Patricia: Now there’s an impossible question for me to answer. I love everything about France and every year when I am there the wealth of memories simply increases!
What inspires you to write?
Patricia: I never thought about being a writer until ten years ago. Now I can’t imagine life without it. In retrospect, I realize that I have been telling stories through photography all of my life. So writing seems to be a natural progression. I’m inspired to write by the life that I experience around me, the people I observe, the stories I hear, and my own personal journey through the years. Of course, my travel experiences factor into my writing in a major way.
If you could be one of your characters for a day, who would it be and why?
Patricia: I would be Katherine in the Love in Provence series, living a life in beautiful Antibes.
What other authors are you friends with, and how do they help you become a better writer?
Patricia: Again, this is an impossible question to answer. The writing community is large and incredibly collegial and supportive. We all talk to each other about everything from our personal lives to the craft of writing to marketing. We share information, ideas and assist in all sorts of ways. We meet up at conferences and retreats. In my ten years of writing novels, I have met and become friends with so many wonderful people it would not be right to single out a few. Let me simply say writers are wonderful people. As part of the Lake Union Publishing community, the friendships continue to grow.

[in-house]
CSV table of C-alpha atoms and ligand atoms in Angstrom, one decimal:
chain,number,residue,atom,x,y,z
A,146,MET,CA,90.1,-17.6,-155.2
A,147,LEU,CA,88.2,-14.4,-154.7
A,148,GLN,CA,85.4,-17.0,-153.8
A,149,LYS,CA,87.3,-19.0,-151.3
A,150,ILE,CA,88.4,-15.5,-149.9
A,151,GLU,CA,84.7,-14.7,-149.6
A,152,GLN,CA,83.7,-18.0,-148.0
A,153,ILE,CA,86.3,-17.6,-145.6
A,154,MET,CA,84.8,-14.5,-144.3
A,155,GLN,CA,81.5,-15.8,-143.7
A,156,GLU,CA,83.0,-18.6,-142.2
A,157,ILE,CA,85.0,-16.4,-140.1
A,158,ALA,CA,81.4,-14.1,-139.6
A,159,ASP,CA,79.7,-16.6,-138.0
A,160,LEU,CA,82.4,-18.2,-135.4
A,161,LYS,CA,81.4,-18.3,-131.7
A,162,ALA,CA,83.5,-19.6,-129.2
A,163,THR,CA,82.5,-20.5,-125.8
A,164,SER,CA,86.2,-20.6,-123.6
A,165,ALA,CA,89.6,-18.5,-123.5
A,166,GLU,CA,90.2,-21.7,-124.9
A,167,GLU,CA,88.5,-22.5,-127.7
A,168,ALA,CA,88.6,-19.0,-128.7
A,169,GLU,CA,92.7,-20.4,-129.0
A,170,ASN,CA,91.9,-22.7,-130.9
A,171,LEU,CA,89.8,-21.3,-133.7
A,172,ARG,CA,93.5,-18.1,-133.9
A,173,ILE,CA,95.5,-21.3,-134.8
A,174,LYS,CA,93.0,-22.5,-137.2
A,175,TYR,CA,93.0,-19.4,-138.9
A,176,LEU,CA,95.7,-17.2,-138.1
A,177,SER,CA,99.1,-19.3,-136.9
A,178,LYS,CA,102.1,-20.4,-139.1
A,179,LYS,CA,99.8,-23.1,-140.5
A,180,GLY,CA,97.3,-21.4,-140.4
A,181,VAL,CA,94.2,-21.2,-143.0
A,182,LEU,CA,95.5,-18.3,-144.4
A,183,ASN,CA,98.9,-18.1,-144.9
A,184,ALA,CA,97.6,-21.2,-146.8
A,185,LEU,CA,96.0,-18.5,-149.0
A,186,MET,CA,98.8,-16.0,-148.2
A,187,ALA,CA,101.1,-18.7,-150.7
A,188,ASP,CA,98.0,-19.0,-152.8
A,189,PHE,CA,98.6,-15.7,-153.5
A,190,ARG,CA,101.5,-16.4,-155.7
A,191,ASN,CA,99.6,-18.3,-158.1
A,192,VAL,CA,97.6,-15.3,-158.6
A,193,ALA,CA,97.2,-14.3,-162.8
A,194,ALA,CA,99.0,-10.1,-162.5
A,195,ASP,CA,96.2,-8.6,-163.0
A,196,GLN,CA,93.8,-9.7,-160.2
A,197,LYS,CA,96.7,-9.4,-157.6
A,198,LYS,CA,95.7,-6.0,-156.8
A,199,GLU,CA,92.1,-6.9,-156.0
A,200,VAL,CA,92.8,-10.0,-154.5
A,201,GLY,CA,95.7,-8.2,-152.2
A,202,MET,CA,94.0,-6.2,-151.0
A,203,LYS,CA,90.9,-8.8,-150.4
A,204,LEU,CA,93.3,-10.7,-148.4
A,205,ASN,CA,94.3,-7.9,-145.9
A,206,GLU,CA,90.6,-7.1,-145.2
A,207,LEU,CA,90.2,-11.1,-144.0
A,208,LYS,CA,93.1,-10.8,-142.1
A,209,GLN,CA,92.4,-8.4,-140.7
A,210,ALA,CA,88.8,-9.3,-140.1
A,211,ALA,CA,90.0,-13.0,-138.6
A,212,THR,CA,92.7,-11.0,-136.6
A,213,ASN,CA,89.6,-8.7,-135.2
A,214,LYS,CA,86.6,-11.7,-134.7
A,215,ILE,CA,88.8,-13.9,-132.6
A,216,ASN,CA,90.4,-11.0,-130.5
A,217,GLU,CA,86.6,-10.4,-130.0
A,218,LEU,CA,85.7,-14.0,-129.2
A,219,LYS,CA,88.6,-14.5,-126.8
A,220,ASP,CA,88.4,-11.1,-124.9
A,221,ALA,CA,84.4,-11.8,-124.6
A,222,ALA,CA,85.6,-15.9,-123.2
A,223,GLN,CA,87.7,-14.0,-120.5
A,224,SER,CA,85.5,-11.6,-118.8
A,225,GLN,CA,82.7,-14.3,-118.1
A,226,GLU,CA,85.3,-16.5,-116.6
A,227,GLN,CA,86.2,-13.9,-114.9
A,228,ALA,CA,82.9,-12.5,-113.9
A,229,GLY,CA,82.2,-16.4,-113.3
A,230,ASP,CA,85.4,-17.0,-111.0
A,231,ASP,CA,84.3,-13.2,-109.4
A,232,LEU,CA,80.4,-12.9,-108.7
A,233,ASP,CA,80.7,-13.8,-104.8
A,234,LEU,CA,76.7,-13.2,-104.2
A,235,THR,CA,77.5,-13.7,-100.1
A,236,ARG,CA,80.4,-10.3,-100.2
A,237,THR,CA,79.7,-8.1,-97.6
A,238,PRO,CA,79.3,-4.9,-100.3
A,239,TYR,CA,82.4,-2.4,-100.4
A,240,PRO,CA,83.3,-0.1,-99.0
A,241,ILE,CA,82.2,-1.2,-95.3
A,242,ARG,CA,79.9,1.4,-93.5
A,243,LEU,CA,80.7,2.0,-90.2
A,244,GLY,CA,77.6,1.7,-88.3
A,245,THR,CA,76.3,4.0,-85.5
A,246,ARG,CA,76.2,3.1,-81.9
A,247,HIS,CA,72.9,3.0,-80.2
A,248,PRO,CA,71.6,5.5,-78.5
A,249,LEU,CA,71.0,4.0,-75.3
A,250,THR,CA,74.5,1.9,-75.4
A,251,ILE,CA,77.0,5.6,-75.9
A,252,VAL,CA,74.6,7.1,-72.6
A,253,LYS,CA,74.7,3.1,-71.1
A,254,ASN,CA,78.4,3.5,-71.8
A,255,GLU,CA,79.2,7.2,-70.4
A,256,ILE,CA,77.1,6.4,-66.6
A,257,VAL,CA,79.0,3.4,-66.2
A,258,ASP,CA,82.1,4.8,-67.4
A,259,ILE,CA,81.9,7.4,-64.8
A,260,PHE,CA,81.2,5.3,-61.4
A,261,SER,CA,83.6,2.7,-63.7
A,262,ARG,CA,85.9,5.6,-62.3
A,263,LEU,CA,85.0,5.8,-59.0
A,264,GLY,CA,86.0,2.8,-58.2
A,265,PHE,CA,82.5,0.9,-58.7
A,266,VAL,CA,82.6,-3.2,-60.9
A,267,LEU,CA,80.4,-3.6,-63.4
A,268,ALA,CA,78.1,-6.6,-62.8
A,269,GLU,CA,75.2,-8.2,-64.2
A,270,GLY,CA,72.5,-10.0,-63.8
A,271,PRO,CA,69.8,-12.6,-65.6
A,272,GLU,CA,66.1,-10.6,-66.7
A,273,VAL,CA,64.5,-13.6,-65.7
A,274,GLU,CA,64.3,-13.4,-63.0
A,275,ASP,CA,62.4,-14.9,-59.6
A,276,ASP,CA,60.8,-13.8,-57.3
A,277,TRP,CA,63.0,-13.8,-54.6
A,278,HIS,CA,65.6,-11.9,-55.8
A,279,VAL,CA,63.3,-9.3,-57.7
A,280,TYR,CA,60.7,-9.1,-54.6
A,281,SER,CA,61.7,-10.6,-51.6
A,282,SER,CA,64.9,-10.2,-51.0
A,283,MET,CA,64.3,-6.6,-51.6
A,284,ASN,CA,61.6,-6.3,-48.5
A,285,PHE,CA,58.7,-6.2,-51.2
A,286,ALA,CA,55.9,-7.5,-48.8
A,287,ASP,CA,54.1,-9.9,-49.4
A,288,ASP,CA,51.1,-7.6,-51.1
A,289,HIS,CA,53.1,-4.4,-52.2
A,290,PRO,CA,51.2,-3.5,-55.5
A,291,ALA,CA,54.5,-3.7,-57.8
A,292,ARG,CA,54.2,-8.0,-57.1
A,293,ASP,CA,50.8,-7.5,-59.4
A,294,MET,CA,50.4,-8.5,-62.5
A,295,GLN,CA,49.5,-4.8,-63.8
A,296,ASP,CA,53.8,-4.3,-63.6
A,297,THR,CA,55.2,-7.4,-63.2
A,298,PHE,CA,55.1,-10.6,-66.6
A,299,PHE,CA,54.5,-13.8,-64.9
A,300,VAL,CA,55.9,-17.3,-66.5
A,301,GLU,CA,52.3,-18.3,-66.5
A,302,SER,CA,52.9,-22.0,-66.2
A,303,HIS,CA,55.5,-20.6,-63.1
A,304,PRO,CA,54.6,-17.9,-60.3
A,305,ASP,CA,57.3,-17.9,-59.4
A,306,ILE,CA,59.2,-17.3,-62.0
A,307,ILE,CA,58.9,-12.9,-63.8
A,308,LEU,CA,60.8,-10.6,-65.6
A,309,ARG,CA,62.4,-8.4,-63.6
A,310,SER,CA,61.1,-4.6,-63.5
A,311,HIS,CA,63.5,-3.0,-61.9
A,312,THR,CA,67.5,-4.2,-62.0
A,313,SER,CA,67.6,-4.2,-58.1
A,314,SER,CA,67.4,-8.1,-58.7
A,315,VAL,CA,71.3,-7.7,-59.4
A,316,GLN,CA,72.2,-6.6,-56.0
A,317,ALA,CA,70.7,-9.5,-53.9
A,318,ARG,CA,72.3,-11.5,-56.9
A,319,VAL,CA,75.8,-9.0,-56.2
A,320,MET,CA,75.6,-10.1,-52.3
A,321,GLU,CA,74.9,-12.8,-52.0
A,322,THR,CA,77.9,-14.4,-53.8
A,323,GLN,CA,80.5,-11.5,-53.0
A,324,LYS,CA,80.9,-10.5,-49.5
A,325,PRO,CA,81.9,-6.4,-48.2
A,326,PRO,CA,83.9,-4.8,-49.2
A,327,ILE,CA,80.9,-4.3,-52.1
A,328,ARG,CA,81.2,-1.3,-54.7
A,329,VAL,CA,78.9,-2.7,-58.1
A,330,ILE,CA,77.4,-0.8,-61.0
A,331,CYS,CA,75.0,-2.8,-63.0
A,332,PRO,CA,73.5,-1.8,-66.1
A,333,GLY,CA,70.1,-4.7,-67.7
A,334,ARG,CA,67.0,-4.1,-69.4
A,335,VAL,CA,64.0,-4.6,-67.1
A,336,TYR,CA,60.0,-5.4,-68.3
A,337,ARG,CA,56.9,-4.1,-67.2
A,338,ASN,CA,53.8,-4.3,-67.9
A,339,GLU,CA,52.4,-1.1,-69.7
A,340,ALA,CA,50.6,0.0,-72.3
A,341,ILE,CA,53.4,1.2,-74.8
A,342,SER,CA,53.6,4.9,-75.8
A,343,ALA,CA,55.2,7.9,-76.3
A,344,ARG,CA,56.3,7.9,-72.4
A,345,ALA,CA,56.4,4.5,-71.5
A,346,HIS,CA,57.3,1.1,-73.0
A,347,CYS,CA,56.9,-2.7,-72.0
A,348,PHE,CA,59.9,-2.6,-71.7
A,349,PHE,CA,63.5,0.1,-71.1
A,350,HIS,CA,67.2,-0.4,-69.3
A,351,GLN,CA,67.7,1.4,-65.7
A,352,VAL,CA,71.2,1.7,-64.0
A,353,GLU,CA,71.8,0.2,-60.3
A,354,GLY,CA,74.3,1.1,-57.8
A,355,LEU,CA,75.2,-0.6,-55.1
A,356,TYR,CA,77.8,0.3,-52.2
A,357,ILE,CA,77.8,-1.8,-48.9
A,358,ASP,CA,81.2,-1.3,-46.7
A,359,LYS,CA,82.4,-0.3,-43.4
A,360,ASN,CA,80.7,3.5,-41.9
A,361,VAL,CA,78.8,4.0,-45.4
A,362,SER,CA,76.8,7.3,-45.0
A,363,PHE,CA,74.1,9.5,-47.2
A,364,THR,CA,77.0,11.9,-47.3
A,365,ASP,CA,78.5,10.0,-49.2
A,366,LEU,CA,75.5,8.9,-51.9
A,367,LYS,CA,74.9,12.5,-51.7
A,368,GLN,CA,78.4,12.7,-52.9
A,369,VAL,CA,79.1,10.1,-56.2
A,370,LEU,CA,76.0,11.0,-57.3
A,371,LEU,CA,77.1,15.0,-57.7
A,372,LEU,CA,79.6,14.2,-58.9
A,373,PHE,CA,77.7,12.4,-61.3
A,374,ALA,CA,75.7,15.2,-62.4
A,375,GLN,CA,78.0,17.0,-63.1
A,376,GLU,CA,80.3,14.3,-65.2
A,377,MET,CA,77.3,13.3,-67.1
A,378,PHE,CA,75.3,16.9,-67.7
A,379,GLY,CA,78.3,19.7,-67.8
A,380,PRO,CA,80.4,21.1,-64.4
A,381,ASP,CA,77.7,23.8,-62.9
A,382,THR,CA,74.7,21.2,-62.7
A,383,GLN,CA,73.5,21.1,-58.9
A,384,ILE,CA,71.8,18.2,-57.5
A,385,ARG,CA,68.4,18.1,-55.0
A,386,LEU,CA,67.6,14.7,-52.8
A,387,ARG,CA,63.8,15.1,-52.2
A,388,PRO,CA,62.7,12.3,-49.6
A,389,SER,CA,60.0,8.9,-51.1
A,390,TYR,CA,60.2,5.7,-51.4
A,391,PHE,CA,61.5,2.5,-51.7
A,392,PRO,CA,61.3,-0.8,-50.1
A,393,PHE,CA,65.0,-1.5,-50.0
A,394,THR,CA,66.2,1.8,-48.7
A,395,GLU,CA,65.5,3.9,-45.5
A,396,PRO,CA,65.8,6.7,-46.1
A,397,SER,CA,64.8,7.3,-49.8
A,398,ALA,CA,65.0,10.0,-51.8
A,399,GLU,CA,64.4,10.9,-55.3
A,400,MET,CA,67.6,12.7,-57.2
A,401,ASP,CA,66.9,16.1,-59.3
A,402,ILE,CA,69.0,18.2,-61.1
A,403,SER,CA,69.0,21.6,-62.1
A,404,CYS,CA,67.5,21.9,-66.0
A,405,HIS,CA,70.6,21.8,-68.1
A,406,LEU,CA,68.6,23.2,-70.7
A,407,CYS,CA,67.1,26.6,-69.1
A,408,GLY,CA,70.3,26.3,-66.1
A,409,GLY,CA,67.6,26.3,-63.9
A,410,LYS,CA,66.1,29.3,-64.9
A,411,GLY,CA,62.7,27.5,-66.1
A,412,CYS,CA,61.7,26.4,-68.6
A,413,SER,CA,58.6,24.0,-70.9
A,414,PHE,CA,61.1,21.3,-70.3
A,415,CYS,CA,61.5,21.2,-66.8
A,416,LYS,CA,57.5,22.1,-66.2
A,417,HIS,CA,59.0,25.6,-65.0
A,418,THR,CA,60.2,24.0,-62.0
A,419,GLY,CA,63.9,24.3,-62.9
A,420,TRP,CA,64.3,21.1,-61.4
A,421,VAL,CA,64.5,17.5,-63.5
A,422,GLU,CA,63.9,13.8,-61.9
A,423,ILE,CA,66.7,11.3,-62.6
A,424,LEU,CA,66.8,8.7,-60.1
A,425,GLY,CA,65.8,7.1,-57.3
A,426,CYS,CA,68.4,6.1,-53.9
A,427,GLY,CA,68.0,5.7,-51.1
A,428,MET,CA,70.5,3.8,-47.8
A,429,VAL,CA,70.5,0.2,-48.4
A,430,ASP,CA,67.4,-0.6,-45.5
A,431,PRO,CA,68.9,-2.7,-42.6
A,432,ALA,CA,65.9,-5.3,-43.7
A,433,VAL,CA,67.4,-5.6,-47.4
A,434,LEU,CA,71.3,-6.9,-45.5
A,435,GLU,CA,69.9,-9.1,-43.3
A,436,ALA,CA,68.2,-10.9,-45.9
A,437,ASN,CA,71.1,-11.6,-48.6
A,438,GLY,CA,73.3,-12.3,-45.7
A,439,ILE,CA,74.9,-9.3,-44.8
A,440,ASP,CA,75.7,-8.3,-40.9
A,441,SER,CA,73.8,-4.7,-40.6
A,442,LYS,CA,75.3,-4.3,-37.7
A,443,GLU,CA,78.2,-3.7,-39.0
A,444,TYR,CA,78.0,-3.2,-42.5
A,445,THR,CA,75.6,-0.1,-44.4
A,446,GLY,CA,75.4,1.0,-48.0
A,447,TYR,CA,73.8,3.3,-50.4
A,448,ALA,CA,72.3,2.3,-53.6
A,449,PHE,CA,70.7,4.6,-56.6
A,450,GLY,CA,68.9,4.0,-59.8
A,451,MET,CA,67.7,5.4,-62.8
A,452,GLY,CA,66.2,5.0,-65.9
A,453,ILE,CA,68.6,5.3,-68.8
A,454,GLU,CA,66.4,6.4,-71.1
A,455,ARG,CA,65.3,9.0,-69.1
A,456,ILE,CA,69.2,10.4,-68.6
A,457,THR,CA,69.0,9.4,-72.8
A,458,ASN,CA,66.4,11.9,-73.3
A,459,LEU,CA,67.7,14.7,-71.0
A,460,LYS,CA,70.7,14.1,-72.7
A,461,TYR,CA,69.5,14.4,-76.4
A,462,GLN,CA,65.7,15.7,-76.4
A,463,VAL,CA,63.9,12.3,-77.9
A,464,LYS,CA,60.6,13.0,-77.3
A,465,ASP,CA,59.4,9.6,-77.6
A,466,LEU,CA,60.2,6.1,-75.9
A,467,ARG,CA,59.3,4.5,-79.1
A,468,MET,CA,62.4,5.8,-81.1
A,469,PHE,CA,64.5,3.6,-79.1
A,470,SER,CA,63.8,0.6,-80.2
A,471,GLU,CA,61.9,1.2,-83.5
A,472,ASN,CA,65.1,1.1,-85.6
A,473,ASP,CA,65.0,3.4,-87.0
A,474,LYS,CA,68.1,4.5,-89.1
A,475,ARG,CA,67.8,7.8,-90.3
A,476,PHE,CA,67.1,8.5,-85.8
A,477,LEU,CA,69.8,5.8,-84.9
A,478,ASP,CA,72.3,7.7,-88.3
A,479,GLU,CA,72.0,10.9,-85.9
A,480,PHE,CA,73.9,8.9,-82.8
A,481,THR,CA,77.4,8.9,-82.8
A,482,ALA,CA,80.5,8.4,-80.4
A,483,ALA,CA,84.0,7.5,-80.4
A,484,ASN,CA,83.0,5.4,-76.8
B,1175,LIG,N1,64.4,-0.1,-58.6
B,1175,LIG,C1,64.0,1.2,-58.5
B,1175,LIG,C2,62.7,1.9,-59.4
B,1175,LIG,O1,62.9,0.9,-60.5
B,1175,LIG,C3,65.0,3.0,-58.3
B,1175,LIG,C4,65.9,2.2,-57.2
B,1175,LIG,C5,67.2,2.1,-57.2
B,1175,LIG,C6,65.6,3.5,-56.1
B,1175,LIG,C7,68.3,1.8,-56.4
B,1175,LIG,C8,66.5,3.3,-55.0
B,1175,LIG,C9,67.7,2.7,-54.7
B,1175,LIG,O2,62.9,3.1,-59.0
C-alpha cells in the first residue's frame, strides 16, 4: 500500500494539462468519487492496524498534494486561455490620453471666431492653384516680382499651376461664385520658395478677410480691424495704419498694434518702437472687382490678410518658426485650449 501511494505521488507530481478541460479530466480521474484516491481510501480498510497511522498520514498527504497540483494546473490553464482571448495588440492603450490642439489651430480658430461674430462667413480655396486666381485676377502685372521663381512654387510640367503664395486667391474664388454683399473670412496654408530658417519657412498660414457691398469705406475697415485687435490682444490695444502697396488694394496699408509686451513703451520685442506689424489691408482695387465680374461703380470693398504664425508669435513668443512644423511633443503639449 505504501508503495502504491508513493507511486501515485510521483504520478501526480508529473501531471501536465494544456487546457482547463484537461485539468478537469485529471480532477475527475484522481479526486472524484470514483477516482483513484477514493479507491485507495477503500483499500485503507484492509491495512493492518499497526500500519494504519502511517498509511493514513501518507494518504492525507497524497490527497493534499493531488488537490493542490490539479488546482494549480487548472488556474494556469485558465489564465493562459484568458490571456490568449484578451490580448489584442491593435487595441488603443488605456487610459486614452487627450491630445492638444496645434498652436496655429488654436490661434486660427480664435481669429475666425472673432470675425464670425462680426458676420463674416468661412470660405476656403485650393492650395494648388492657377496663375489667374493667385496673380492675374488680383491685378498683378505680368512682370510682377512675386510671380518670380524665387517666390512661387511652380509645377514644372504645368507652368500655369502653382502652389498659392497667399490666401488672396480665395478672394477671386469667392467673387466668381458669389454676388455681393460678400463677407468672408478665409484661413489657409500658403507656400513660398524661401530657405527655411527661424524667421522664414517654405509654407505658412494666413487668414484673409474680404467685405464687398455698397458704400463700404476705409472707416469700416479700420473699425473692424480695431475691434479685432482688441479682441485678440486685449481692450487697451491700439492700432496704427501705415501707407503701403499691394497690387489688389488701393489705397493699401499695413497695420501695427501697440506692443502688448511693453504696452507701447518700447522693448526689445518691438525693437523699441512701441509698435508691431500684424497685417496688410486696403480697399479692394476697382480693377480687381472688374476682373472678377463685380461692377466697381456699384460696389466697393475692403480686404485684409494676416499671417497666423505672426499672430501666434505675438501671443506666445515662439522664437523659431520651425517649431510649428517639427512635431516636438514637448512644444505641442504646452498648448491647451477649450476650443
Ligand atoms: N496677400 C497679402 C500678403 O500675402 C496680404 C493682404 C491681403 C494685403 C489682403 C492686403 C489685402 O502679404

What is the best compliment you’ve ever received?
Patricia: I love receiving messages, emails, from readers telling me how my story has touched them personally. This to me is the greatest reward for an author.
What are you working on now?
Patricia: I hope to submit a draft of my next manuscript to my editor this week. I am excited about the story and can assure you it is set in the south of France. Once I know it’s a “go”, I will share more with you gladly.
What do you think are common traps for aspiring writers?
Patricia: It’s easy to become discouraged when you are starting out. I believe it’s important to remember to write every day, to keep learning about your craft and to interact with other writers.
Could you share a happy photo and tell us more about that moment?
Patricia: The photo I have attached is of me in Antibes, where I spend time every year. I always say my heart lives here. One of the great results recently, from writing books set in that area, is that once a year I lead a women’s tour (no more than 16 people) on a 12-day trip, and share my love of the area as they have read about in my books. It’s an incredibly joyful experience for all!
If you’re interested about the women’s tour Patricia and her good friend, Deborah Bine (aka Barefoot Blogger) are organizing this September, read more at Absolutely Southern France
Thank you, Patricia, for chatting with us and for sharing a signed copy of Drawing Lessons or The Promise of Provence with our readers!
Thank you, Elisabeth. I’m so pleased we have connected!